Hurricane Sandy crosses over Cuba on October 25, 2012.
The National Oceanic and Atmospheric Administration (NOAA) has released its long-range forecast for the upcoming hurricane season, which officially starts June first. The prediction: an above-average year, with 13 to as many as 20 "named storms" (a term that includes tropical storms as well as hurricanes), and a possible 7 to 11 hurricanes with winds of 74 mph or higher, and 3 to 6 major hurricanes (Category 3, 4, or 5 storms with winds of 111 mph and higher).
Three climate factors that strongly control Atlantic hurricane activity are expected to come together to produce an active or extremely active 2013 hurricane season," NOAA said in a press release ("NOAA predicts active 2013 Atlantic hurricane season"): "A continuation of the atmospheric climate pattern, which includes a strong west African monsoon, that is responsible for the ongoing era of high activity for Atlantic hurricanes that began in 1995; warmer-than-average water temperatures in the tropical Atlantic Ocean and Caribbean Sea; and El Niño is not expected to develop and suppress hurricane formation."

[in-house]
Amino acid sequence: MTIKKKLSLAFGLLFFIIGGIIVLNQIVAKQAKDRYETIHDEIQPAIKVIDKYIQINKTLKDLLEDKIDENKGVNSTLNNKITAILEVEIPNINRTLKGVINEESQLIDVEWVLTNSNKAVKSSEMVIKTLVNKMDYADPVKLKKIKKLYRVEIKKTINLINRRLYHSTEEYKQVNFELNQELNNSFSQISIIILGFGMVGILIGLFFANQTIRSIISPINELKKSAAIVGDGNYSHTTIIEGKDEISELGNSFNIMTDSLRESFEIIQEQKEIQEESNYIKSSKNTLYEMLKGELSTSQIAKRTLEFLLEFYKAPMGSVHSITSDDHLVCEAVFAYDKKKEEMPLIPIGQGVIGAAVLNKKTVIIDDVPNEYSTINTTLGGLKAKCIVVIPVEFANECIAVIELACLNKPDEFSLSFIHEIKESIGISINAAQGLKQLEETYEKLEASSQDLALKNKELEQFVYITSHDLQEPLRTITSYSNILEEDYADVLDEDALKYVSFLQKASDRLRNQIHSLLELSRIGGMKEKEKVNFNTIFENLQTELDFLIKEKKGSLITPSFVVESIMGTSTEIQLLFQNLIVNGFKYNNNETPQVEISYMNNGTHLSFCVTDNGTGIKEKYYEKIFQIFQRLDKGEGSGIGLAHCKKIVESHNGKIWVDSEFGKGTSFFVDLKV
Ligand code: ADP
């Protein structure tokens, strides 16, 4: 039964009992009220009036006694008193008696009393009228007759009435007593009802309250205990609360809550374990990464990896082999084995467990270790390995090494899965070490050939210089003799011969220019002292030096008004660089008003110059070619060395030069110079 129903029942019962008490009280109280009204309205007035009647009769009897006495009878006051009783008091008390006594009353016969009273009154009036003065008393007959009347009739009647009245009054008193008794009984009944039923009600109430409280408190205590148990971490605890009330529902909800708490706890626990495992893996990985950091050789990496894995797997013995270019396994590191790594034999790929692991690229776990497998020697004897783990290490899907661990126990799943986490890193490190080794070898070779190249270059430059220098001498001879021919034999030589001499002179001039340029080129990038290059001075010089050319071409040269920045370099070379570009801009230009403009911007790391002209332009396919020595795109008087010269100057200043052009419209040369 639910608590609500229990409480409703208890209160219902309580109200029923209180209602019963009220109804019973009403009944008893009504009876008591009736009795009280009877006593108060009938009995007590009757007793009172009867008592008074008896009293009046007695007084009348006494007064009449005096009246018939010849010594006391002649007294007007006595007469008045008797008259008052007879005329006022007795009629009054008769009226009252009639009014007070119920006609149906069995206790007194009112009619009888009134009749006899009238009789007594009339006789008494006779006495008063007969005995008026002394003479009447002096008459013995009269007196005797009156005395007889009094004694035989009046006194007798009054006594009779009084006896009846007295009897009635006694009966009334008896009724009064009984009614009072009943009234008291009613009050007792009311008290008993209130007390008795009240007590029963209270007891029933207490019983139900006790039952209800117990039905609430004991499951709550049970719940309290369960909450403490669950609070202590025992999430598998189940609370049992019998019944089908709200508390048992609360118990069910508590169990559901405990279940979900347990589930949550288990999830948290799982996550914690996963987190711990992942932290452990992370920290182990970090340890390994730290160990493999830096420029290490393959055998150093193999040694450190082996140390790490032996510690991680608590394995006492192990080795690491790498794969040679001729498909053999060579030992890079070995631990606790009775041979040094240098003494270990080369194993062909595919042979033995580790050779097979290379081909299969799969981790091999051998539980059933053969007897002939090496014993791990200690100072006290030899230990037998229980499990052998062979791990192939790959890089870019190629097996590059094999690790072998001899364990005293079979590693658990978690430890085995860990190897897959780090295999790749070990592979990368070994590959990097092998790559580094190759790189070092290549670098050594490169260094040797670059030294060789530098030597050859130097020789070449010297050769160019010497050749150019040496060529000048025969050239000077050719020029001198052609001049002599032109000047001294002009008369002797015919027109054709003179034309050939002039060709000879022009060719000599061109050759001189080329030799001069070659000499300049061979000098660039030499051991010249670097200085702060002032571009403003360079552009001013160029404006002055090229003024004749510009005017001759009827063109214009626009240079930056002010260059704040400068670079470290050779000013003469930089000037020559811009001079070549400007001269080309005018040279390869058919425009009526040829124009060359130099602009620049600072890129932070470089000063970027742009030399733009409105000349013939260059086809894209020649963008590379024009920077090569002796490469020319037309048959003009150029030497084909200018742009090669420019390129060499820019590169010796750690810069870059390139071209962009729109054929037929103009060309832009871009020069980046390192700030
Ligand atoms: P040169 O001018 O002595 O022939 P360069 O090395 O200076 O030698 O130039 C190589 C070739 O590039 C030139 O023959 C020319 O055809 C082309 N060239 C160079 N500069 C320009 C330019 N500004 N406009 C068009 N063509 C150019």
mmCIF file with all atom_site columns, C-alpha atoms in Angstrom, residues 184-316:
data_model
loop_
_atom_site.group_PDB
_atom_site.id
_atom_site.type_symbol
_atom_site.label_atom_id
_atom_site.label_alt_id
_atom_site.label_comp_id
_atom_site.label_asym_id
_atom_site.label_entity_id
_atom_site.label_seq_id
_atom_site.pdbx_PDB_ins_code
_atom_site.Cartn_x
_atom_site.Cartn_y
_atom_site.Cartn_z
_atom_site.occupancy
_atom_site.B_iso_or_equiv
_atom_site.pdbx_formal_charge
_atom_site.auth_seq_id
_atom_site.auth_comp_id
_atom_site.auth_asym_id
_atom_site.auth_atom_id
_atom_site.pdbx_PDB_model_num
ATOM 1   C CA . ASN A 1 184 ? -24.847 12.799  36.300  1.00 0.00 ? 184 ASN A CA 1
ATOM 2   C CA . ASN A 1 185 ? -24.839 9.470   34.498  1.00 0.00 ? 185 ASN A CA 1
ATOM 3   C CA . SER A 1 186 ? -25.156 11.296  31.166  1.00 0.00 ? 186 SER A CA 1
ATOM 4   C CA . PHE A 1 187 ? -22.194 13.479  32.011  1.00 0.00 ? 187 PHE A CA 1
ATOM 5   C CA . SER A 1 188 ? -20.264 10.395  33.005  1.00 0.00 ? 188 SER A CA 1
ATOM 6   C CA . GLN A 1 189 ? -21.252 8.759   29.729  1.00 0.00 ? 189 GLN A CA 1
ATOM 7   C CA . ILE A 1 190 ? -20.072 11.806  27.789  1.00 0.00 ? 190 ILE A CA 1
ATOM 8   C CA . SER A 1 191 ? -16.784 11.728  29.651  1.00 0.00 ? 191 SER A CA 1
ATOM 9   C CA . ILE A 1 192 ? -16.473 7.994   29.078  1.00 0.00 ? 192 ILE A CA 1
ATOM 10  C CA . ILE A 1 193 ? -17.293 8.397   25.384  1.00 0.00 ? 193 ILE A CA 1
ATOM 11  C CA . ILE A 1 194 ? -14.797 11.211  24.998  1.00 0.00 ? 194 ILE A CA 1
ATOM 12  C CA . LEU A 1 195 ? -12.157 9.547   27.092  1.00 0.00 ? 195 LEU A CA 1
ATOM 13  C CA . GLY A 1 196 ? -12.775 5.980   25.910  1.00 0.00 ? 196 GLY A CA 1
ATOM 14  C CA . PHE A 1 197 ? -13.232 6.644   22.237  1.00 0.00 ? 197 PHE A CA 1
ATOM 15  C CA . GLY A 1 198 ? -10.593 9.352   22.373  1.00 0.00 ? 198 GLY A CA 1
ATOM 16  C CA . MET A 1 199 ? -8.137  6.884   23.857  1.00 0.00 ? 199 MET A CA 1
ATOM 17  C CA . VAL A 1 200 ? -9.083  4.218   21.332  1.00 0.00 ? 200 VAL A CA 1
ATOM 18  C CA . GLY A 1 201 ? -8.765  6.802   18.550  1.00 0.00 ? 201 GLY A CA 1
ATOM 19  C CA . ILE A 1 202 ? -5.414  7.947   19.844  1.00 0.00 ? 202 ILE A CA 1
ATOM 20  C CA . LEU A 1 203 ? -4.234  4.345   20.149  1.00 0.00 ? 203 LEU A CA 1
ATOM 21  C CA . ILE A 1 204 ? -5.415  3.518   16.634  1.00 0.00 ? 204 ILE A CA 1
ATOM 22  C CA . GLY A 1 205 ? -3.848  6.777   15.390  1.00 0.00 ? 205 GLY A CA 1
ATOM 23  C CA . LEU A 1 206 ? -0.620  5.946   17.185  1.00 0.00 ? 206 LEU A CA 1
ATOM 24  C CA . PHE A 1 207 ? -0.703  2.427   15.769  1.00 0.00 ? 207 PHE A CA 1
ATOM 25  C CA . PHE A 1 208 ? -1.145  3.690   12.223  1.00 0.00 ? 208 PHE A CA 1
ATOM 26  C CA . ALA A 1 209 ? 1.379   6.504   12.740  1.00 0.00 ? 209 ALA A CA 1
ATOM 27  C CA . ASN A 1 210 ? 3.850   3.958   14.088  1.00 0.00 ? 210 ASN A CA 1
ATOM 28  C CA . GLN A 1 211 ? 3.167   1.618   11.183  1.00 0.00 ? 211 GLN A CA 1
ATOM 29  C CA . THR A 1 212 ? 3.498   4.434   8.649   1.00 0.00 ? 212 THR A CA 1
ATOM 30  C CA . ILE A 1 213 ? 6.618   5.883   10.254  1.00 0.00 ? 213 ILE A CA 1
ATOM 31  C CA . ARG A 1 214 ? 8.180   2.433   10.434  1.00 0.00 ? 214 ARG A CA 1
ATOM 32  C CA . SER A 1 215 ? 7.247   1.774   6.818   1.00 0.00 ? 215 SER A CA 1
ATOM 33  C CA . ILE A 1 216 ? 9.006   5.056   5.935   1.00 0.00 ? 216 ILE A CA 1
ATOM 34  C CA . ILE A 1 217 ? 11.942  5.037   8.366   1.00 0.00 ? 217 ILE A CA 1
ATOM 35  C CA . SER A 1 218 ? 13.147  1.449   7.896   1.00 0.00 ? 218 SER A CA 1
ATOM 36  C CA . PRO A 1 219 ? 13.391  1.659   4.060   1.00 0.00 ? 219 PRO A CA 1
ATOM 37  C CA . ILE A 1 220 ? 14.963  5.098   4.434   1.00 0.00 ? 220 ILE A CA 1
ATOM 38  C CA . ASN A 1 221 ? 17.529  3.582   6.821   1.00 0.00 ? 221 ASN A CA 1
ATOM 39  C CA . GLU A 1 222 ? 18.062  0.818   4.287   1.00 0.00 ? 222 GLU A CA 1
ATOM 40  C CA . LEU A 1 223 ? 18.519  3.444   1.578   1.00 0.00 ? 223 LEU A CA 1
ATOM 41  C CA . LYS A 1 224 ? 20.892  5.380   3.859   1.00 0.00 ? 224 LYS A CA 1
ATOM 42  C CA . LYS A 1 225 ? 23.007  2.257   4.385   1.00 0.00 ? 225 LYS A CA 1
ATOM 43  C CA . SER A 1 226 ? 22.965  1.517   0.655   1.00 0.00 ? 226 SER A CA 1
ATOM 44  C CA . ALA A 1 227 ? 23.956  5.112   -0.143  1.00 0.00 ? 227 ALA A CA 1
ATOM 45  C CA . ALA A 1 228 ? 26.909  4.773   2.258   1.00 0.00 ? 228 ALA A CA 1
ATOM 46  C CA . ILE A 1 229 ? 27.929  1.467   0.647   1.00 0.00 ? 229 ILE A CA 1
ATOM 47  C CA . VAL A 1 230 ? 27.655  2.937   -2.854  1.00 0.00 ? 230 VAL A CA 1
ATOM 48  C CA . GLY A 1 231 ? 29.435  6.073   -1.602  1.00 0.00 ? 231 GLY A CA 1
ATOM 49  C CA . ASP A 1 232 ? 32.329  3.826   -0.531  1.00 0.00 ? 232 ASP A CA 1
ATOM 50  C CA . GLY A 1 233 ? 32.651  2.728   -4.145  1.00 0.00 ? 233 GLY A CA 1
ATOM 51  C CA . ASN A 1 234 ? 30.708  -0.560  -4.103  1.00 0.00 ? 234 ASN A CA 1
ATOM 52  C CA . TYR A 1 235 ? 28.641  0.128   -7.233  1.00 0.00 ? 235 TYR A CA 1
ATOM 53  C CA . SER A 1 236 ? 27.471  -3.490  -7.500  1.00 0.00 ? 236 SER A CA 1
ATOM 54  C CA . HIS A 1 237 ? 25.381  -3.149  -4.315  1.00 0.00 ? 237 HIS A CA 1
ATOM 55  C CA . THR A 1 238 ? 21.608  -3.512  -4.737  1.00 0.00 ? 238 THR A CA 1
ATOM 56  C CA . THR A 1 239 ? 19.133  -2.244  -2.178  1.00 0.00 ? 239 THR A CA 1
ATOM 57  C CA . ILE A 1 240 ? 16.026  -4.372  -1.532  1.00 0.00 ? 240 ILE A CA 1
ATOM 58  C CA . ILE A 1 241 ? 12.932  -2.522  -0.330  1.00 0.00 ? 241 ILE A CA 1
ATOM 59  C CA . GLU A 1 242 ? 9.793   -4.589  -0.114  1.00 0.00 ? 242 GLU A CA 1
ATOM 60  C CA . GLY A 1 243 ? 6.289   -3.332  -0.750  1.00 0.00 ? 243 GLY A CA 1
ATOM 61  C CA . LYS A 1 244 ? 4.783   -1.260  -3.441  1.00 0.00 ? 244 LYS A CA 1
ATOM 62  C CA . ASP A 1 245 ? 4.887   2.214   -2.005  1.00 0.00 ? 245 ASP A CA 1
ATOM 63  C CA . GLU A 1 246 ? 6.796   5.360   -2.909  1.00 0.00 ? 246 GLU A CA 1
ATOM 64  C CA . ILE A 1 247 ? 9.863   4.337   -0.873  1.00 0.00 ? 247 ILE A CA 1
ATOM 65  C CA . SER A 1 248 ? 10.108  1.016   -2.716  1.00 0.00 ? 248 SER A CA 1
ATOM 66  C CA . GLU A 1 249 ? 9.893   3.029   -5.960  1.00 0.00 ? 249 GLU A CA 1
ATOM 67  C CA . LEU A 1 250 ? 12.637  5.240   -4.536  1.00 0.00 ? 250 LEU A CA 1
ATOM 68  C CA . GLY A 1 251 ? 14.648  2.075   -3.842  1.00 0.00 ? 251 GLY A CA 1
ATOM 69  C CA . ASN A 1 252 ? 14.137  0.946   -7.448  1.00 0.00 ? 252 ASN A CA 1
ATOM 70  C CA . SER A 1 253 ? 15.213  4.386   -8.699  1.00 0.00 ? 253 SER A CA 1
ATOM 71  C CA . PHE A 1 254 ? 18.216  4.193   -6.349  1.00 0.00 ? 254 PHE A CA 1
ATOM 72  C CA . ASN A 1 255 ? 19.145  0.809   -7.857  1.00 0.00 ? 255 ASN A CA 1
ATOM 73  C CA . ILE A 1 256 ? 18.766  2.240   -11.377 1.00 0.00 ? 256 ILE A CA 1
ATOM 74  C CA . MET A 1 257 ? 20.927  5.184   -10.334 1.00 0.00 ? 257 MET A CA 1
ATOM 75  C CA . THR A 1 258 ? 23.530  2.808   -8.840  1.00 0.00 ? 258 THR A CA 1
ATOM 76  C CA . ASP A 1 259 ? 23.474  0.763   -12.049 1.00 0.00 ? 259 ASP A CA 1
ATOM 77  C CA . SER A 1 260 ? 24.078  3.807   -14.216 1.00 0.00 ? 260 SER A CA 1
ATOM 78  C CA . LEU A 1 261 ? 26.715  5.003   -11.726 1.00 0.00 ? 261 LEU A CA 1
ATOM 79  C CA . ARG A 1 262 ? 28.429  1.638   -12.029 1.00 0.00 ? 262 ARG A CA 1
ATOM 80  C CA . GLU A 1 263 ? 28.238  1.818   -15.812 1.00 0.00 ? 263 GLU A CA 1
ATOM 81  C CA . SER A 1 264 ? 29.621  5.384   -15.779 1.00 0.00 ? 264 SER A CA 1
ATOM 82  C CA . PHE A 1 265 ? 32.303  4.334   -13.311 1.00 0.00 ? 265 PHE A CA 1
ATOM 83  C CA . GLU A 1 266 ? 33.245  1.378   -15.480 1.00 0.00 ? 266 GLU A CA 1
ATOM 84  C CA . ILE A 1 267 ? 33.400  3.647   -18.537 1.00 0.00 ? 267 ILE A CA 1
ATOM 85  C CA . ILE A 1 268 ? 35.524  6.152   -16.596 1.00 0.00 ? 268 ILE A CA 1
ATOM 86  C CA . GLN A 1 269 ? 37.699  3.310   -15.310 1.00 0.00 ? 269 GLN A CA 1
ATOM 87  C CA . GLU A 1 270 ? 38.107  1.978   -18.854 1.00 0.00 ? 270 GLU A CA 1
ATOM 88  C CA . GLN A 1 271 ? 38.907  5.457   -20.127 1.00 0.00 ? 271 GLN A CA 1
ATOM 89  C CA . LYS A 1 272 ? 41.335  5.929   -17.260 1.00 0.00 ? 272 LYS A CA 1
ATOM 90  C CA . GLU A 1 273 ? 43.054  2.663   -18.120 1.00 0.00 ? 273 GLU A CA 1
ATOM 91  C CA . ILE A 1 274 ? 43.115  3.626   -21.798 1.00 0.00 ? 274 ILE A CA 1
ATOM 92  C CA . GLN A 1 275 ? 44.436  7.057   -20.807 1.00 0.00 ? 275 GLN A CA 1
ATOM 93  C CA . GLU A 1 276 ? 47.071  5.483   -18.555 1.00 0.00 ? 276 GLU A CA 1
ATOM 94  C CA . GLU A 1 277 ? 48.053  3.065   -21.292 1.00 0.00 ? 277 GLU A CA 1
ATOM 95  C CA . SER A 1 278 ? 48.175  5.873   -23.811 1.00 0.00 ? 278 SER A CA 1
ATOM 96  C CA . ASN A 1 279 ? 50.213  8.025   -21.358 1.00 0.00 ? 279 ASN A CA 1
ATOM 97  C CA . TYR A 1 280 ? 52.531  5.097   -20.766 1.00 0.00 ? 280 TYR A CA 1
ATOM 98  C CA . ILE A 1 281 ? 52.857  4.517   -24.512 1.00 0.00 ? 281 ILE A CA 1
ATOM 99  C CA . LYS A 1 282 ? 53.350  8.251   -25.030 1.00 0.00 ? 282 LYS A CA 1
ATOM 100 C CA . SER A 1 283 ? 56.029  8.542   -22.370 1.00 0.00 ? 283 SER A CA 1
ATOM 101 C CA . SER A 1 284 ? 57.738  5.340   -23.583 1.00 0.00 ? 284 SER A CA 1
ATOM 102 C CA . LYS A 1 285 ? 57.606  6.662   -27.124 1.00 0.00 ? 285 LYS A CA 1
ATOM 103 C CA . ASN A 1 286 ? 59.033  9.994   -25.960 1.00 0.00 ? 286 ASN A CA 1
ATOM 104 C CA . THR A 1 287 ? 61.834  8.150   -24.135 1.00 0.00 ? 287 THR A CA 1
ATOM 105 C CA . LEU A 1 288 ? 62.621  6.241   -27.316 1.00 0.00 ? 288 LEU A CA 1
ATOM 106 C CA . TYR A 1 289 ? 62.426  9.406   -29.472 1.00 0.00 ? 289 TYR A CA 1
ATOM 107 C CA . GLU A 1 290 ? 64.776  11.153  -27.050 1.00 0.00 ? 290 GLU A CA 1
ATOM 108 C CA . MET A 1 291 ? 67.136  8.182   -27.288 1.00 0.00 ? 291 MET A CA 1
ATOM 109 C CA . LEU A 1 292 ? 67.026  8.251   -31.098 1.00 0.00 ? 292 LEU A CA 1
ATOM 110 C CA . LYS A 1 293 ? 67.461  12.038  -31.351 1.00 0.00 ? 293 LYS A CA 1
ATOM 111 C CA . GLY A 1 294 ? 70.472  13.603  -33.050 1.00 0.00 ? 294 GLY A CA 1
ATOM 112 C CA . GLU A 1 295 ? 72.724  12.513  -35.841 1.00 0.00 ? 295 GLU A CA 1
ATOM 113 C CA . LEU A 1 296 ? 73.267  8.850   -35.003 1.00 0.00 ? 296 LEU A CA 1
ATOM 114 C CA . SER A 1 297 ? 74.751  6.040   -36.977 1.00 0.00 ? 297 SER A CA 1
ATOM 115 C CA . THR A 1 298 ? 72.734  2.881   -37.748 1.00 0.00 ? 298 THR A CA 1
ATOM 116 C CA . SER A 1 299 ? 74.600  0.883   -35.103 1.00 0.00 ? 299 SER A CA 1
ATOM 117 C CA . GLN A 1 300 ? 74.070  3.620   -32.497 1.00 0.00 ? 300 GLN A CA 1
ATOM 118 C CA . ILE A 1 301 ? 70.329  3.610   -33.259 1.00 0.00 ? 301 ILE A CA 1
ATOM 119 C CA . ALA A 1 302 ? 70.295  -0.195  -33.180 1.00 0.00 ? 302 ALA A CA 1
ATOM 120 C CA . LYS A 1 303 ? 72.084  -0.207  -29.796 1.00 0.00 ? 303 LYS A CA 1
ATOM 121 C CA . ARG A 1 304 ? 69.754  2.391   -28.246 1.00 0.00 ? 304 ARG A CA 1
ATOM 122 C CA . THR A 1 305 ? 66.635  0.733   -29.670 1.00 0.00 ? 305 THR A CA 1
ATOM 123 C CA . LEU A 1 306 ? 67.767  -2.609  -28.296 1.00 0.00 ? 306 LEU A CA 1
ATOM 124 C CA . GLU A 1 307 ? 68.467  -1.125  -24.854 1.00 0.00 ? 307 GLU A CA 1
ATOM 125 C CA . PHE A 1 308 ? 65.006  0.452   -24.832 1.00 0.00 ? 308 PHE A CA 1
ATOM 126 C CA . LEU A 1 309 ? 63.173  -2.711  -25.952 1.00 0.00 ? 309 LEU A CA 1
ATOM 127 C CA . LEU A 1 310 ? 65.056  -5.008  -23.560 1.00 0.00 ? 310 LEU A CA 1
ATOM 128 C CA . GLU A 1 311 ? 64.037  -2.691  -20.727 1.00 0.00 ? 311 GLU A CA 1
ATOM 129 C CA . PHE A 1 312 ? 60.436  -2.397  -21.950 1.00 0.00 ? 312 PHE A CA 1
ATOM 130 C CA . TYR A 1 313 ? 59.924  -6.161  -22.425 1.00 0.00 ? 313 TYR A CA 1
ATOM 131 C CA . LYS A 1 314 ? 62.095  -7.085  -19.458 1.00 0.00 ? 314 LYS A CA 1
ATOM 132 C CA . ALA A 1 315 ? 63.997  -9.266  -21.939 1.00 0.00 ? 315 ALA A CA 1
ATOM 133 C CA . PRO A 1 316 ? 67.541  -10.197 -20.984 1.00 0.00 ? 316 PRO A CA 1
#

This year, NOAA says it's bringing new technology on line that could improve forecasts of hurricane track and intensity when storms threaten. "In July, NOAA plans to bring online a new supercomputer that will run an upgraded Hurricane Weather Research and Forecasting (HWRF) model that provides significantly enhanced depiction of storm structure and improved storm intensity forecast guidance," the agency says. "Also this year, Doppler radar data will be transmitted in real time from NOAA's Hurricane Operations Center Hurricane Hunter aircraft. This will help forecasters better analyze rapidly evolving storm conditions, and these data could further improve the HWRF model forecasts by 10 to 15 percent."